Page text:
NetMX & Spring.NET - configure your Apps at runtime

Ever wished you could change some settings of your application during runtime? Easily retrieve runtime information from your components? You tried WMI and Performance Counters?

Well I did and to put it polite: I don't like WMI. Performance Counters are a nice way to retrieve peformance information about an application, but when it comes to changing an application's settings or behavior at runtime, you need another way. WMI is still COM-based, although a WMI.NET binding is available via the System.Management components. Alas this binding is not complete and functions are spread across different namespaces for historical reasons. To put a long story short: It is nothing for the fainthearted.

Brief Introduction to Java Management Extensions (JMX)

In the Java universe for this purpose there is JMX. Basically it allows an application to expose management objects via a JMX server. A monitoring client can then connect to this server and dynamically obtain runtime information about the exposed management objects. In contrast to WMI there is no schema involved, everything is discovered dynamically. For instance the server application could expose the following management bean:

public interface SampleMBean
    public String getHello();
    public void setHello(String helloMessage);
    public String sayHello();

public class Sample implements SampleMBean {

    private String hello = "Hello World(s)!";

    public Sample() {

    public String getHello() {
        return hello;

    public void setHello(String helloMessage) {
      hello = helloMessage;

    public String sayHello() {
      return hello;

Using the JConsole tool, one can easily connect to this application's virtual machine and remotely retrieve/change the properties as well as invoke the exposed method(s):



The server application may expose its management objects over a variety of different connectors, as it is shown in this image (copied from the Wikipedia article about JMX)

And Now: .NET Management Extensions

Thanks to the amazing work of Szymon Pobiega, the power of JMX is available for the .NET platform as well. The NetMX implementation is available from CodePlex. The really nice part is, that it also comes with a working implementation of the JSR262 JMX connector, so that it is possible to connect to your .NET application using JConsole (yes, that's true and I'm going to proof that ;-)). Of course NetMX also comes with a .NET version of the console, please check out the project for more. I grabbed the sources and compiled them. After playing around a while, I decided to implement a simple usage scenario.

The Sample Scenario

Every now and then I wanted to increase decrease the logging level of my applications (among other things ...). Using NetMX it should be easy. And - well it was! Using Spring.NET, it was easy to weave a logging advice around my components, using NetMX it was easy to expose a management object for this logging advice, so that the log settings can be changed at runtime. The picture below illustrates the scenario setup I aimed for:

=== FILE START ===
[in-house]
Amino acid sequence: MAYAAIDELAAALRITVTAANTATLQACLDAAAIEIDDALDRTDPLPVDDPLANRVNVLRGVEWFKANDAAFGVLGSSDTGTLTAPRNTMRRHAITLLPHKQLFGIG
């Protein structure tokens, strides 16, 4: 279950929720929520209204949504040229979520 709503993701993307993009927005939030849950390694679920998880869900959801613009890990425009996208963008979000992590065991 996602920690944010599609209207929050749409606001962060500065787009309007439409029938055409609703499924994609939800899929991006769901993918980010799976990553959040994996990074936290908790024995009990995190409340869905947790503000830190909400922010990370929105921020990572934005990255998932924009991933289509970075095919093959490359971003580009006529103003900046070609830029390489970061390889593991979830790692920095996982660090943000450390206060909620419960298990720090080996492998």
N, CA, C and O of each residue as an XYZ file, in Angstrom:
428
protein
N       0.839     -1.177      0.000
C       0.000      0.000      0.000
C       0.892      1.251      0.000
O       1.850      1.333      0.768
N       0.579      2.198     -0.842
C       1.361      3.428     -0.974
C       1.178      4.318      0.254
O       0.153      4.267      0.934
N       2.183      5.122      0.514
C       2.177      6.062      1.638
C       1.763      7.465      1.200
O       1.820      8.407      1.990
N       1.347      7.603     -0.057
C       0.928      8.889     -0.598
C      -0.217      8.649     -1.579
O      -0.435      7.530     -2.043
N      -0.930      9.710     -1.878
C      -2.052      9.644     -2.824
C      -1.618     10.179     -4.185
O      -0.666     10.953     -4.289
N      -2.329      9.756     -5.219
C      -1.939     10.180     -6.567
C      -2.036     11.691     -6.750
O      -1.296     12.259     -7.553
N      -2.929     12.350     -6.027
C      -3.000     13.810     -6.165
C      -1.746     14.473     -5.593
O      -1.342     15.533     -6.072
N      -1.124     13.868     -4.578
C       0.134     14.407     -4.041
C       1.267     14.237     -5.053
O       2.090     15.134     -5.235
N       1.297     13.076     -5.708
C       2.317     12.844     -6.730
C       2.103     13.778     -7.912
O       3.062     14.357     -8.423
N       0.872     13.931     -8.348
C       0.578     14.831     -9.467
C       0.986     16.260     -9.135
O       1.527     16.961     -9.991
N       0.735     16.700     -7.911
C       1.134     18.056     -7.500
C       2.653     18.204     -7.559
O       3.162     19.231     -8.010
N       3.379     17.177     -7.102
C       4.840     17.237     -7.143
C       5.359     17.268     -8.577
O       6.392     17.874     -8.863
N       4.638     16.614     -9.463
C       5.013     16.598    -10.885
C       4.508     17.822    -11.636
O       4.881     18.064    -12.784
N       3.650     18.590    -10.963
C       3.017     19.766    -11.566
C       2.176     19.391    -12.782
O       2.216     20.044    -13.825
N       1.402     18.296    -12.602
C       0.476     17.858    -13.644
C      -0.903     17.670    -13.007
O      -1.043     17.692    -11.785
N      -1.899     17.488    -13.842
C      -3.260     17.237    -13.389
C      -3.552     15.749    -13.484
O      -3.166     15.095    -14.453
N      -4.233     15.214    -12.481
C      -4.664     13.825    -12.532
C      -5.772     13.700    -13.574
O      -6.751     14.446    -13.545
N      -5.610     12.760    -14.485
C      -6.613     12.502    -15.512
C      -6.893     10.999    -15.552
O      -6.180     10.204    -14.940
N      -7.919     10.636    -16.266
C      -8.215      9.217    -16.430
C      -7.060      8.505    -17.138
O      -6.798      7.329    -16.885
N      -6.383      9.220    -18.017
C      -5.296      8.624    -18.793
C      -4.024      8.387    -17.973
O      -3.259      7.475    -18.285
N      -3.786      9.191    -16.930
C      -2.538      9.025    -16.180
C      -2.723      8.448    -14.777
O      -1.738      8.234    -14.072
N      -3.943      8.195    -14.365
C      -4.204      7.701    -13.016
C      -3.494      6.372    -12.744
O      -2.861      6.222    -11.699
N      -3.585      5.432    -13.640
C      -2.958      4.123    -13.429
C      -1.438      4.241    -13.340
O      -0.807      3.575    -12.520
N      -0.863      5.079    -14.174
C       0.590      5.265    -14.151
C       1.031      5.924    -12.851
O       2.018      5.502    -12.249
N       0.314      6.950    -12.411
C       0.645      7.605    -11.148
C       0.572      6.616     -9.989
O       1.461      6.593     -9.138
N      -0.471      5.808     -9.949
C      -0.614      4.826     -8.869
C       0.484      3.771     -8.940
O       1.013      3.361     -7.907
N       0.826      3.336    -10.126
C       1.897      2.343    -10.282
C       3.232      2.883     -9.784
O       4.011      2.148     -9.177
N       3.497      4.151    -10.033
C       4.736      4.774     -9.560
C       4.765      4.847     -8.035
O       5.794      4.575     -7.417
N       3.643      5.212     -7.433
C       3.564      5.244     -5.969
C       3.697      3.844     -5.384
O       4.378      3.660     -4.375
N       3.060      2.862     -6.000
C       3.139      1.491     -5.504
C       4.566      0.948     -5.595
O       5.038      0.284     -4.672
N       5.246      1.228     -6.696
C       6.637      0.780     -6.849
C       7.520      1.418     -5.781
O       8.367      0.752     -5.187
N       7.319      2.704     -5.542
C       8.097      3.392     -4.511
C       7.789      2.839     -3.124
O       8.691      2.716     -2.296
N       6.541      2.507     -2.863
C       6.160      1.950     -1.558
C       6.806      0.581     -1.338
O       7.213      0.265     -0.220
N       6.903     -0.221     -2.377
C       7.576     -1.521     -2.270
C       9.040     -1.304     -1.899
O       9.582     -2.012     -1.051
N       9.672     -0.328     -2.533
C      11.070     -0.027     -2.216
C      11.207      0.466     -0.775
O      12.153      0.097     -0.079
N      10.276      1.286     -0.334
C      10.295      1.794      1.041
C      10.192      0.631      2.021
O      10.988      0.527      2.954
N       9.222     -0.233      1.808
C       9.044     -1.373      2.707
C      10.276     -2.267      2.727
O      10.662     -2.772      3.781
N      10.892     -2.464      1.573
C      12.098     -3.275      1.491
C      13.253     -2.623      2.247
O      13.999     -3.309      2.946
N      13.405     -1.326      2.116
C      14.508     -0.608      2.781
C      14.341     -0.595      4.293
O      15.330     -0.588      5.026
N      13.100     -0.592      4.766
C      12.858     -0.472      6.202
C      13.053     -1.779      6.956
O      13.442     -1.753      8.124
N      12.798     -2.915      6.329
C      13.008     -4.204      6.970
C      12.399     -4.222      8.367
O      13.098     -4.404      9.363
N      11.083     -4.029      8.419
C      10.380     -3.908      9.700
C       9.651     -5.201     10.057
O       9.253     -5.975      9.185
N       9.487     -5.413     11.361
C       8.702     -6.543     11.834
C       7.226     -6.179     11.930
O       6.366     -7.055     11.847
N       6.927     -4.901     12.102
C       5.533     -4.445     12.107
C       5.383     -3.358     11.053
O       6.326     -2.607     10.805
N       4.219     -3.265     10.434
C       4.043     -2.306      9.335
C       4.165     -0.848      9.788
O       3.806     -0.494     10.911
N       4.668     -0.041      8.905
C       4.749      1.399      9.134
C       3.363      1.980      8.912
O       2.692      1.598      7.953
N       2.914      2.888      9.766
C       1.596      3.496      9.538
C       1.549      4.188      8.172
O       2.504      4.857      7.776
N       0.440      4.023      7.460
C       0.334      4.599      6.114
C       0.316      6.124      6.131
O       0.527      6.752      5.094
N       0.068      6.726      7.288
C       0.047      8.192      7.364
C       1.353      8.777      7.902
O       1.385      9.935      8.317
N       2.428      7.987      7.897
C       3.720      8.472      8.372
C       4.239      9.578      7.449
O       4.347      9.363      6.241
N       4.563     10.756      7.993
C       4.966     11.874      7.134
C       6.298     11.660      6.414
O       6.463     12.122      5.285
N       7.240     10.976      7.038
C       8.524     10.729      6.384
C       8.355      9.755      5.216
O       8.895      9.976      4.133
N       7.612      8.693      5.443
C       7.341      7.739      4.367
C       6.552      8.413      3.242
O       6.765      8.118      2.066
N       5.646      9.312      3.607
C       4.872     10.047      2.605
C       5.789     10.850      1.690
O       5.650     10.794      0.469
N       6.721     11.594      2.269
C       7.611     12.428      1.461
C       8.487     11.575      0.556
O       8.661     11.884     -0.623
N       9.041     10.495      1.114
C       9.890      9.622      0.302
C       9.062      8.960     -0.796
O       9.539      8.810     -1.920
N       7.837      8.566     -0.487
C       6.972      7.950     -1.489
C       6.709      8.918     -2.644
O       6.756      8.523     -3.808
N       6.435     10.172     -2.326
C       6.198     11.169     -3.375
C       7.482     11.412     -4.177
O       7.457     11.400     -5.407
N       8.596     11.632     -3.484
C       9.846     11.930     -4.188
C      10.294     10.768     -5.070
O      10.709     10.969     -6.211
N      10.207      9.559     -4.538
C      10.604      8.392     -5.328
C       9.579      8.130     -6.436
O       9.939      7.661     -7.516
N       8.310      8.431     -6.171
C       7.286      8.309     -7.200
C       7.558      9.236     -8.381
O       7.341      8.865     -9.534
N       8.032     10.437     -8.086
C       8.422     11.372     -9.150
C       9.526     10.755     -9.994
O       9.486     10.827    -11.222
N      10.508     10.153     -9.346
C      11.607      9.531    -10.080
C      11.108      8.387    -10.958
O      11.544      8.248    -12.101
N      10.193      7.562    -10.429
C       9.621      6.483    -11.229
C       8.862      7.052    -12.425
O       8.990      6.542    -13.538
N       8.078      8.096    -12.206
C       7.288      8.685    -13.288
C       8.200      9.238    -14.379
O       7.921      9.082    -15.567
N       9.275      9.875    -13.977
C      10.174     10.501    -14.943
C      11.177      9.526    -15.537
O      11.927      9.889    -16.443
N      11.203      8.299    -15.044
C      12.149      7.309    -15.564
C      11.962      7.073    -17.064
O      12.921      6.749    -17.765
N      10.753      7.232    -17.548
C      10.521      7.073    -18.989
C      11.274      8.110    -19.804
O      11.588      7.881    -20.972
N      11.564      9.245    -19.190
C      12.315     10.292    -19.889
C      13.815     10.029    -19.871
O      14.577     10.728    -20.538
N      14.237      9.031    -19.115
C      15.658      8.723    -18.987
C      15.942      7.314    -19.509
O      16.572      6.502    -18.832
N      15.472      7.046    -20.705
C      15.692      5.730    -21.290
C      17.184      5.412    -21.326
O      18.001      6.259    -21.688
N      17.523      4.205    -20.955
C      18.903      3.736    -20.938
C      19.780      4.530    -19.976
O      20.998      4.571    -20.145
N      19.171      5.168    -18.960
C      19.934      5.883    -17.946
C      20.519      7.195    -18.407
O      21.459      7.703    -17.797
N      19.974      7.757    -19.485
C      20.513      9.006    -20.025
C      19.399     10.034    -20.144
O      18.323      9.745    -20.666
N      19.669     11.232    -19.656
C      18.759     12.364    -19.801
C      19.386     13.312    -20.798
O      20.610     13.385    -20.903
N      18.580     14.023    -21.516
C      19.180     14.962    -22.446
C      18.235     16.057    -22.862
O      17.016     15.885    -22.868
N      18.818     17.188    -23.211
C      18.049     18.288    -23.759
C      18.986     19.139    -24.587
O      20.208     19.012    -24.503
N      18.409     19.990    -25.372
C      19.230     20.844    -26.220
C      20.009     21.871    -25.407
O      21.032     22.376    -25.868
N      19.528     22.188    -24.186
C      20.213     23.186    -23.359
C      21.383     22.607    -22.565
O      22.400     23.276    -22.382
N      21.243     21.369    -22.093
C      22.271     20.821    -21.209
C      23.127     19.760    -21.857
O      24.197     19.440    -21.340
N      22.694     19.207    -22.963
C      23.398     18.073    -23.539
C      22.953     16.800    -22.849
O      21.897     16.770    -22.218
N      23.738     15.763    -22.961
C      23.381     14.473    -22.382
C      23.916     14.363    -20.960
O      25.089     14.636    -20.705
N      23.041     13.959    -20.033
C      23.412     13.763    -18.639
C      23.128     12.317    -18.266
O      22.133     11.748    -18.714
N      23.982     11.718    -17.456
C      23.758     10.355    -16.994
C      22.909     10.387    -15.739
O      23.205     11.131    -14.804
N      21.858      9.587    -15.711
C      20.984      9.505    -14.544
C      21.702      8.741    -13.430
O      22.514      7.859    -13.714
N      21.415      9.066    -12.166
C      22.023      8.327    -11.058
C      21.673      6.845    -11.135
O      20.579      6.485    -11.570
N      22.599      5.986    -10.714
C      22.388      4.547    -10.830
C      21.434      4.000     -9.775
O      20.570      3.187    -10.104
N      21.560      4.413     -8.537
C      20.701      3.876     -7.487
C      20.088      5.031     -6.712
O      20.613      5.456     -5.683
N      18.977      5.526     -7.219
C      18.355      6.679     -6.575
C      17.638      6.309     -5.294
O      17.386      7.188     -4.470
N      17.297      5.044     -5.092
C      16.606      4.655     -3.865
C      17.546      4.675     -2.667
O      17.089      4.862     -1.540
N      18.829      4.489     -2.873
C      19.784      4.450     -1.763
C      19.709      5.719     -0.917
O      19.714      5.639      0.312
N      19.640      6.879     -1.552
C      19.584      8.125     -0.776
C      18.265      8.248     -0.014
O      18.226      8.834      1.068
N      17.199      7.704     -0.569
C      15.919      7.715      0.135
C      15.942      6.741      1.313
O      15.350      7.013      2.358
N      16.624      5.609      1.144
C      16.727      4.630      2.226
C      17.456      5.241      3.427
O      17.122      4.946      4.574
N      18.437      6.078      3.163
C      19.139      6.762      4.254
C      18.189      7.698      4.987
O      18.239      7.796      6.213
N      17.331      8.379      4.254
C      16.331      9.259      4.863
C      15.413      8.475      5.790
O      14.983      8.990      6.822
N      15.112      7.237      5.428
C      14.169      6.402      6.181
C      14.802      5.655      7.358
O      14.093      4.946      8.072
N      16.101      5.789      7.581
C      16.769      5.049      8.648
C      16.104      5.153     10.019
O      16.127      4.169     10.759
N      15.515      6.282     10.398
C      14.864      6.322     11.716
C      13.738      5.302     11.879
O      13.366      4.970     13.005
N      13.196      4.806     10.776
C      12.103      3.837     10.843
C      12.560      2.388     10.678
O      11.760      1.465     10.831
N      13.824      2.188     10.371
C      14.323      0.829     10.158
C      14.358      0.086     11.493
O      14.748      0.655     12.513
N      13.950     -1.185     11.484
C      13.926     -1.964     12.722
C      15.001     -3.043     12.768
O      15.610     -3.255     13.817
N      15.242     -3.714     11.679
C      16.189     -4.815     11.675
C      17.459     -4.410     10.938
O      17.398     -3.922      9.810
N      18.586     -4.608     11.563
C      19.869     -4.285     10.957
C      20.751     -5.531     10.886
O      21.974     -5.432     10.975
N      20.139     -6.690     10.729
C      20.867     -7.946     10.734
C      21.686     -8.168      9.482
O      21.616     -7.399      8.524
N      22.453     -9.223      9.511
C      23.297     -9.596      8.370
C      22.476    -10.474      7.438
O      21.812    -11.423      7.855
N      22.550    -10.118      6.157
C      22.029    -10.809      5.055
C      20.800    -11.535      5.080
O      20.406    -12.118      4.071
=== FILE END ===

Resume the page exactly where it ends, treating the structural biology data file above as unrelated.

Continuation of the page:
image The Logging Advice intercepts every call to the service object and logs the method calls to the log system. By default, logging is turned off, using JConsole I want to change those settings during runtime.

My sample application again is the MovieFinder application. To make the effect visible, the client code retrieves the movielist every second and prints the timestamp + the moviename on the console. Also the logging system is configured to write to the console, but disabled by default.

The Solution

The sources for my experiment can be fetched from my subversion repository. What you also need is the JSR262 enhanced version of JConsole, which is included in the samples of the JSR262 Connector download. Unpack the connector download and checkout $/jsr262-ri-ea4/samples/index.html for more.

So launching the application results in a screen similar to this:


Now launch JConsole and connect to our .NET application using the url "service:jmx:ws://":

imageExpanding the tree shown in the left pane, you should see this:

image  Now let's change some settings. Double-Click into the "Value" column and enter the following:

imageé voila! Our console has significantly changed now:


We just reconfigured the logging advice on the fly to also log all method calls to our service and also dumps the arguments passed in!

Here's the configuration snipped required to make this happen (using Spring.NET CodeConfig from my last post):

var appContext = new GenericApplicationContext(false);
    .EnableLogging(log =>
       log.TypeFilter = type => type.IsDefined(typeof(ServiceAttribute), true);
       log.Logger.LogLevel = LogLevel.Off;
   .EnableNetMX(netmx =>
     netmx.AddConnector<Jsr262ConnectorServerProvider>(new Uri(""));

Enjoy and again thanks to Szymon for his great work!

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